Starting to incorporate visual storytelling as a collaboration or facilitation tool can be a daunting thought. What if I start drawing on a whiteboard in front of a room full of people and it looks terrible? Chances are it won’t, but if the fear is too much, a great place to start is taking visual notes in your notebook – called sketchnotes. Sketchnoting will give you a safe place to practice and you never have to share them with anyone if you don’t want to. You can use visual notes for your everyday note taking in meetings or if you are listening to a presentation or a lecture, even when you are brainstorming ideas in your notebook.


There are great personal benefits to the practice too. When I take visual notes I find I listen better when I know I am trying to visually capture content. I apply an extra level of sense making over the content I hear or see because I am trying to make connections and find themes. And I have better recall of the content down the track when I refer back. Not to mention all that drawing practice!


The first rule of starting to take visual notes… is to start taking visual notes. I promise it won’t be as painful as fight club. You just have to be brave and jump in.


Here are my top tips to get you started:


Throw away your lined notebook

Those lines are caging you in and keeping you thinking in linear dot points. If you switch to a notebook filled with expanses of clean, white possibility you are more likely to inspire your brain to fill the space differently.


Stop starting your page top left

Force yourself to take your first note somewhere other than the top left. Think about the kind of content you will be capturing and let the content dictate the shape and layout of the page. If you’re not sure, start in the centre.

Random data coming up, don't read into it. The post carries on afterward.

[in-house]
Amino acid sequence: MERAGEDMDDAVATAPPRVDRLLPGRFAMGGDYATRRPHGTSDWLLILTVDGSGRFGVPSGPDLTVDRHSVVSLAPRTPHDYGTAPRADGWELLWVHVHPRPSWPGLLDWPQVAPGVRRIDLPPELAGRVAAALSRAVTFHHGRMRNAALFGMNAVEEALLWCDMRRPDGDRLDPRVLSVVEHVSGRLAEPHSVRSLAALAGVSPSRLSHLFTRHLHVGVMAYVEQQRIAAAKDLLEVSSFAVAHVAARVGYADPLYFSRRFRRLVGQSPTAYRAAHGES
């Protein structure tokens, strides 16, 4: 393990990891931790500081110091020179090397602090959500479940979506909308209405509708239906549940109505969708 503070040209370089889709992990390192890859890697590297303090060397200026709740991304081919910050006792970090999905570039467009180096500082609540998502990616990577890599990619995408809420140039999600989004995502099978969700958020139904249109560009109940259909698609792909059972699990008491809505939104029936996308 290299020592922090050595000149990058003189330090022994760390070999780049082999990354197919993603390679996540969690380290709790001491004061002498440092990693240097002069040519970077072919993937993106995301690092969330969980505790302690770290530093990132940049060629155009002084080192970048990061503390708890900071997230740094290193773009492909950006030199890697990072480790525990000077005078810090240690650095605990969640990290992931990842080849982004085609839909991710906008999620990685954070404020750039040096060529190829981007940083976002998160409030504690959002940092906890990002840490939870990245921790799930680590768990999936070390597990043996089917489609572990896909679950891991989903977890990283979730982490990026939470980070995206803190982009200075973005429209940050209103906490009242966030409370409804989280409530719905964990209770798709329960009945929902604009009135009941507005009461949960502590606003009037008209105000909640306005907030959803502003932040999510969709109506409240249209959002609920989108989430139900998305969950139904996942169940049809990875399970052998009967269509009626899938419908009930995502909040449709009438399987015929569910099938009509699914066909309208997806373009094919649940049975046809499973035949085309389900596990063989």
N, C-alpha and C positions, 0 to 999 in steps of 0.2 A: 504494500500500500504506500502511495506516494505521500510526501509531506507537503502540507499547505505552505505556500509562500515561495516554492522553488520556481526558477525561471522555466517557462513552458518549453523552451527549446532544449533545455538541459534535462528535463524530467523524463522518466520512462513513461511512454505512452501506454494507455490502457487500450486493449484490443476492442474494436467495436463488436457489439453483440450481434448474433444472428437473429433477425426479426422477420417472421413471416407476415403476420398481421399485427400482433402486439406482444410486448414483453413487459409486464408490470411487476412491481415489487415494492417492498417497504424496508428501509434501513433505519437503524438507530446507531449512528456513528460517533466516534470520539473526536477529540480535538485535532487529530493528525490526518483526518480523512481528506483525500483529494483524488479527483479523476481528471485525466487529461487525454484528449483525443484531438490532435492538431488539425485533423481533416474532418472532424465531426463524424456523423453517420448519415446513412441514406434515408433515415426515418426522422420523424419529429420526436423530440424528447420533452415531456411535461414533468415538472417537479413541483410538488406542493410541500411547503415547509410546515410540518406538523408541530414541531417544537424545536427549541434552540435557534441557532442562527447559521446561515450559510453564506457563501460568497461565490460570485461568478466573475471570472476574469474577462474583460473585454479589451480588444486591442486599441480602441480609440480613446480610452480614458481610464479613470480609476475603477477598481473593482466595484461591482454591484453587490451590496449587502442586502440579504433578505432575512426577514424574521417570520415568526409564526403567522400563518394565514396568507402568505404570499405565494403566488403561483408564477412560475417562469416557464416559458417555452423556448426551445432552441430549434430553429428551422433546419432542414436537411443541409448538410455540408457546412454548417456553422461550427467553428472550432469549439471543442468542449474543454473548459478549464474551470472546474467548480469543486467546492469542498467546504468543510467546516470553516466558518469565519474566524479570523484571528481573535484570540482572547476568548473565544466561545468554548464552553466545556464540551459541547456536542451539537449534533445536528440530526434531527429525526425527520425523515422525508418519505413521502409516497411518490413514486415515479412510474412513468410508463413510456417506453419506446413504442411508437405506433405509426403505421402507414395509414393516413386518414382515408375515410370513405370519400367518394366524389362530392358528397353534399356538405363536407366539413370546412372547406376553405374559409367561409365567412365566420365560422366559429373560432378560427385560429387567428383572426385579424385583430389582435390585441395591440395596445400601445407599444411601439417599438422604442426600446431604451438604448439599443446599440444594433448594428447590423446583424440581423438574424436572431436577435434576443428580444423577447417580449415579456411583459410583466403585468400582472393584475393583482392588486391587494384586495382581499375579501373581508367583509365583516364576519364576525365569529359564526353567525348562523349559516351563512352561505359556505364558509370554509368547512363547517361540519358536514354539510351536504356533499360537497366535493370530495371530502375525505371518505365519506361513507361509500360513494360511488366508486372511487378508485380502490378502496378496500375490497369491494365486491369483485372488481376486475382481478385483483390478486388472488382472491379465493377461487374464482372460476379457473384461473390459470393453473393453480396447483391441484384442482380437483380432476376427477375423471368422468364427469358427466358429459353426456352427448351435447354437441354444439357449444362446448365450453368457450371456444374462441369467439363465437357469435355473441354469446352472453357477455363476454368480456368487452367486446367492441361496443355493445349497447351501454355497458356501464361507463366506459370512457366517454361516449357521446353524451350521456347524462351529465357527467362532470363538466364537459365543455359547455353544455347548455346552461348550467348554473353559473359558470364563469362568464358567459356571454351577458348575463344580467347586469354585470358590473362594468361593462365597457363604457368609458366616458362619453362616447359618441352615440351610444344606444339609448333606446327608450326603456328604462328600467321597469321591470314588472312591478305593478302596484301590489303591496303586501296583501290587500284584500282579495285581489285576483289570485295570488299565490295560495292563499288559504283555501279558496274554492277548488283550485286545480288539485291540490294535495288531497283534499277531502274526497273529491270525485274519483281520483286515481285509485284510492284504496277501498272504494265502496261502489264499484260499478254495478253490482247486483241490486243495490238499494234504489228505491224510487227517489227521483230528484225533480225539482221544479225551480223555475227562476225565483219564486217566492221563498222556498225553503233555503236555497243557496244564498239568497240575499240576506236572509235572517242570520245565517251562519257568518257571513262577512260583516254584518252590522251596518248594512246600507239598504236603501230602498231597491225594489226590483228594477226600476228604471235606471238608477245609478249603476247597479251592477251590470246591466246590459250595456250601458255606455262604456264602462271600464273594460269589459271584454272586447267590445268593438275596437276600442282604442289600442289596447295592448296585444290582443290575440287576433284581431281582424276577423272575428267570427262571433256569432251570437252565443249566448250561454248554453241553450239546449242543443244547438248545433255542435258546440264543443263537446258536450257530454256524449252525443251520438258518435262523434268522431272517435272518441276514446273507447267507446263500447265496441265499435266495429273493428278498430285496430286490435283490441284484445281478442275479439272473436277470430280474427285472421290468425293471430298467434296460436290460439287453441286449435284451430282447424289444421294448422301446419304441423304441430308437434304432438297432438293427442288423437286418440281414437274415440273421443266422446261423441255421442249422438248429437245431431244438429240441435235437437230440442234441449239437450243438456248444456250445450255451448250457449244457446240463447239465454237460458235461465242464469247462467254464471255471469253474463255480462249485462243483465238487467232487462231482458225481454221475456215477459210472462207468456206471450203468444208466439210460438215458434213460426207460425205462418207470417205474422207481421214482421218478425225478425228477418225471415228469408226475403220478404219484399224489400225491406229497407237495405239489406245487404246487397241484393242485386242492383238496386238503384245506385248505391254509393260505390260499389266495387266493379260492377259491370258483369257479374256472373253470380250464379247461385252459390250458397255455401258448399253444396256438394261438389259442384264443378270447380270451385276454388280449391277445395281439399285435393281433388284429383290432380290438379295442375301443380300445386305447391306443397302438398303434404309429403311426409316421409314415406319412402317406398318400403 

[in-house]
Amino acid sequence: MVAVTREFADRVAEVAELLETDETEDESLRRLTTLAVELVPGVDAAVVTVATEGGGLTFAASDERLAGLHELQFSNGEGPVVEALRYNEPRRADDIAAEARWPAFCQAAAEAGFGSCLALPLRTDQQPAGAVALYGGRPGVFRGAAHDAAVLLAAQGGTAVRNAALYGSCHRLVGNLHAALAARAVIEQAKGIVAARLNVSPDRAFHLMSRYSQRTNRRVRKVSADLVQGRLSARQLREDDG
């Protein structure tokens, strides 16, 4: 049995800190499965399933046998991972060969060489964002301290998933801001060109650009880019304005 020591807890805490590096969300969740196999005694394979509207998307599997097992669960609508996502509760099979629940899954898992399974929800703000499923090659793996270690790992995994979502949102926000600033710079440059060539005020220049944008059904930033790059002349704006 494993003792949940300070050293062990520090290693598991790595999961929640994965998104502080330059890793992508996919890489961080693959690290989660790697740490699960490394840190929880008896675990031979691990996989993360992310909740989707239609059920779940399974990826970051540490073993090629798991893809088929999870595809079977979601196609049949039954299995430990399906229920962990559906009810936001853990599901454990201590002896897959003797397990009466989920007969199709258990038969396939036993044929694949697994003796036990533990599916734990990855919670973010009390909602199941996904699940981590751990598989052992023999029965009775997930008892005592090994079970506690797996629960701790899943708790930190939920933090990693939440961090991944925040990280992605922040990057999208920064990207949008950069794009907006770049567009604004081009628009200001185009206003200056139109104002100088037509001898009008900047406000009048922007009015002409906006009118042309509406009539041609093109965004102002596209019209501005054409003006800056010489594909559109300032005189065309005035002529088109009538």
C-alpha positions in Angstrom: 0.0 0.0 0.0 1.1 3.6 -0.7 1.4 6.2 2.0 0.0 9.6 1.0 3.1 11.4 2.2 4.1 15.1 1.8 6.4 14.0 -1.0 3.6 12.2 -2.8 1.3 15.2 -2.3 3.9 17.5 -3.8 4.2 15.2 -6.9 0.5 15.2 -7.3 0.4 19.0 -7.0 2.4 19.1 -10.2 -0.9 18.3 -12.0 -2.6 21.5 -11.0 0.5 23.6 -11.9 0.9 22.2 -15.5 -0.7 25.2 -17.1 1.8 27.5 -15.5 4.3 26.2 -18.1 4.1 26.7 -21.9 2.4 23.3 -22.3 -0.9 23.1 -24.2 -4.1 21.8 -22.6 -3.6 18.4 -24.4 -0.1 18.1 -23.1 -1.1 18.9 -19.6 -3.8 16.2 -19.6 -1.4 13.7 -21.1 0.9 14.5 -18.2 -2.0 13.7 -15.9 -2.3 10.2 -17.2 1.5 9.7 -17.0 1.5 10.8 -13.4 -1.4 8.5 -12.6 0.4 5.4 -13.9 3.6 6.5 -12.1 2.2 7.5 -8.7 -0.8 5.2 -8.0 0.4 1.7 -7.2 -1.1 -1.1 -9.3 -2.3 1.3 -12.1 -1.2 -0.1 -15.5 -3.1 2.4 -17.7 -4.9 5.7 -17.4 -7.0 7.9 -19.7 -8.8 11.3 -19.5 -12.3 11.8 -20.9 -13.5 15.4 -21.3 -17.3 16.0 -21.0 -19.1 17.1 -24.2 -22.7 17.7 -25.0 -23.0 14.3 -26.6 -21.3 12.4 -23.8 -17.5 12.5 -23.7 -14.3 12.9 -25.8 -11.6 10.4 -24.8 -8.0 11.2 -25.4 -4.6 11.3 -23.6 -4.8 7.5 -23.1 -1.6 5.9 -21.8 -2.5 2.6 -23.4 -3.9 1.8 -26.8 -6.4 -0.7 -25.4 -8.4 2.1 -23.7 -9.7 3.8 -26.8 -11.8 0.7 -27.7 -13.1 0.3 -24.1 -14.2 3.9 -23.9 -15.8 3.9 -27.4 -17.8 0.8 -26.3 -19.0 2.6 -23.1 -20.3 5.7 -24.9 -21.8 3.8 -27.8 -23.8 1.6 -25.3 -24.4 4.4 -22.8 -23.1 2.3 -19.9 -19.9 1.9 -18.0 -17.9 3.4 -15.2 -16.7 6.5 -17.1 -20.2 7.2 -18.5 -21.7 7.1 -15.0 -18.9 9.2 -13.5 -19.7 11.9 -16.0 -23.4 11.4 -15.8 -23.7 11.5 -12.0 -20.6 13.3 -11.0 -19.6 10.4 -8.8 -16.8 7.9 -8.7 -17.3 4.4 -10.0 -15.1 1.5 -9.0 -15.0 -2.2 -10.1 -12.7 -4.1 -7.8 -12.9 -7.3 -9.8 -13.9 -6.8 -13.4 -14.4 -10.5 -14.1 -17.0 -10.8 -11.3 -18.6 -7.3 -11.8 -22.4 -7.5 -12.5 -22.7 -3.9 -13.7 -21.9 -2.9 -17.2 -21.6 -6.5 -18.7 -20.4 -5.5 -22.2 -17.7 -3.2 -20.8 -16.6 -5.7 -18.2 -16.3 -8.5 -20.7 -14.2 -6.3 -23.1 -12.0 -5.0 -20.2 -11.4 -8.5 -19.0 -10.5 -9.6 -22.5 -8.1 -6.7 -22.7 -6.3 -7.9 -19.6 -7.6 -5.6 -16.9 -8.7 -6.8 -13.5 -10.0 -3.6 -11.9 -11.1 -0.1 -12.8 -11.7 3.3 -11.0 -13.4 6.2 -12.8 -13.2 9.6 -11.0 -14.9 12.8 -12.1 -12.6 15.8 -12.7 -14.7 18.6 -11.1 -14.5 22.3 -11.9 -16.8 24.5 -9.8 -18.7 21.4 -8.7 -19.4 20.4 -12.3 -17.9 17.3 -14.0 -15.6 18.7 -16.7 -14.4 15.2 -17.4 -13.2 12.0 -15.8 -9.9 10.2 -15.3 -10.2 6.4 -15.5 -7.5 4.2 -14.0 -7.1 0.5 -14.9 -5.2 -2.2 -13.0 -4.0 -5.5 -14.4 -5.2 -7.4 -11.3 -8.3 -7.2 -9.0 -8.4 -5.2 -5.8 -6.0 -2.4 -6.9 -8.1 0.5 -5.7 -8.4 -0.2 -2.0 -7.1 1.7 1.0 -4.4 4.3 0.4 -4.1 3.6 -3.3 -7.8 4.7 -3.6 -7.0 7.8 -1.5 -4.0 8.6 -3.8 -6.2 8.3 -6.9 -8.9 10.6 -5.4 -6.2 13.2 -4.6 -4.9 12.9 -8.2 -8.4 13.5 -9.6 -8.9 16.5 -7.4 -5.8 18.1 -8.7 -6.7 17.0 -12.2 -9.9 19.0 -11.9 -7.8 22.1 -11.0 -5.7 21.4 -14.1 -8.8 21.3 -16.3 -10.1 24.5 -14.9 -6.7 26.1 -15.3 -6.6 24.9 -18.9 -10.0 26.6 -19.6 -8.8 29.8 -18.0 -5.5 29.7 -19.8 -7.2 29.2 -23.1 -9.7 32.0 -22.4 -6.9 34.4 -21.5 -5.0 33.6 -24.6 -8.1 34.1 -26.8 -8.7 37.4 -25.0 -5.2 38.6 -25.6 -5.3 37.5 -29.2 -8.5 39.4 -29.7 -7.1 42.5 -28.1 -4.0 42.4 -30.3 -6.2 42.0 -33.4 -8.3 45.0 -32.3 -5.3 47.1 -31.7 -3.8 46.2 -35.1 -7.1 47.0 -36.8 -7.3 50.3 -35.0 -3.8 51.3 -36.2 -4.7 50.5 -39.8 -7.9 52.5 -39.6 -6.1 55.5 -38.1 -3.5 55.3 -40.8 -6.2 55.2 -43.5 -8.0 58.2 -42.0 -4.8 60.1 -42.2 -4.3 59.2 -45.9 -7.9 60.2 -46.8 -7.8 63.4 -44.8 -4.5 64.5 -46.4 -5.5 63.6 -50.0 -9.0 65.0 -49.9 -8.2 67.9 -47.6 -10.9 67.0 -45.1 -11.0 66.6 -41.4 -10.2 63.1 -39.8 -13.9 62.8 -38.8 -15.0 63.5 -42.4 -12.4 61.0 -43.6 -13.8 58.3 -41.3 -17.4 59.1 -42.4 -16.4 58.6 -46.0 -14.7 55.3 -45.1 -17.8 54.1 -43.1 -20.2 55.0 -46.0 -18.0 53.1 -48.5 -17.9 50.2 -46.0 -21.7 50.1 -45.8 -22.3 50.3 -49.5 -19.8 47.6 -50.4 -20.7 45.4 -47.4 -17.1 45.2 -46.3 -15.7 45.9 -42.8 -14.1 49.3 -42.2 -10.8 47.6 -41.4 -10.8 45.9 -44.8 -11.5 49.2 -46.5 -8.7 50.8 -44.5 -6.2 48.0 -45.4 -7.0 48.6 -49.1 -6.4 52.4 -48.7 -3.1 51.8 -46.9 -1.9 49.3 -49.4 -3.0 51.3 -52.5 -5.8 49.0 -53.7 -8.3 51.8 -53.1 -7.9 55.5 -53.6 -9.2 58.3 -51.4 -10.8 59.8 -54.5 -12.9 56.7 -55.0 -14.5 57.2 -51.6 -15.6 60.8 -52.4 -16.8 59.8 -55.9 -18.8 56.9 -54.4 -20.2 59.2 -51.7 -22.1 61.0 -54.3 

Establish a pattern

Your page will look great if you find a pattern and repeat it. A simple pattern to start with is to form little story clusters. Summarise a chunk of content into a sentence or short paragraph and then add a simple icon that captures the core of the message. Then repeat these all over the page until you have captured everything.


Don’t use bullet points

Once you do a bullet point, your next note will inevitable become another bullet point directly under the first one and then your whole page is doomed. Don’t draw the dot and think about how you might form your text other than just lines that span the full width of the page.


Capture quotes

Direct quotes, anecdotes and stories will help you remember more than just capturing the punch lines or key points. The quotes and stories add the human-ness and memorable moments.


Show how ideas connect

A random bunch of captured ideas scattered across the page is good, a way of understanding where they connect is better. Think about how you sign post your page or guide your eyes in a particular order.


Write slowly

This might sound counter-intuitive when you are trying to quickly capture a lot of content but there isn’t much point if you can’t read it later! I focus on each letter as I write, forming it carefully and giving it enough breathing space on the page. If you do this your lettering will look neat regardless of your font style. You can play around with different fonts later – start by mastering one.


Once you start taking visual notes you give yourself a benchmark. Every time you take new notes you can evaluate what you like, what you think you might repeat, what you would do differently next time. You can stretch yourself a little each time.  Most importantly, have fun!


If I’ve inspired you to try taking visual notes I’d love to hear from you! Drop me a line and send me a pic of what you’ve done.


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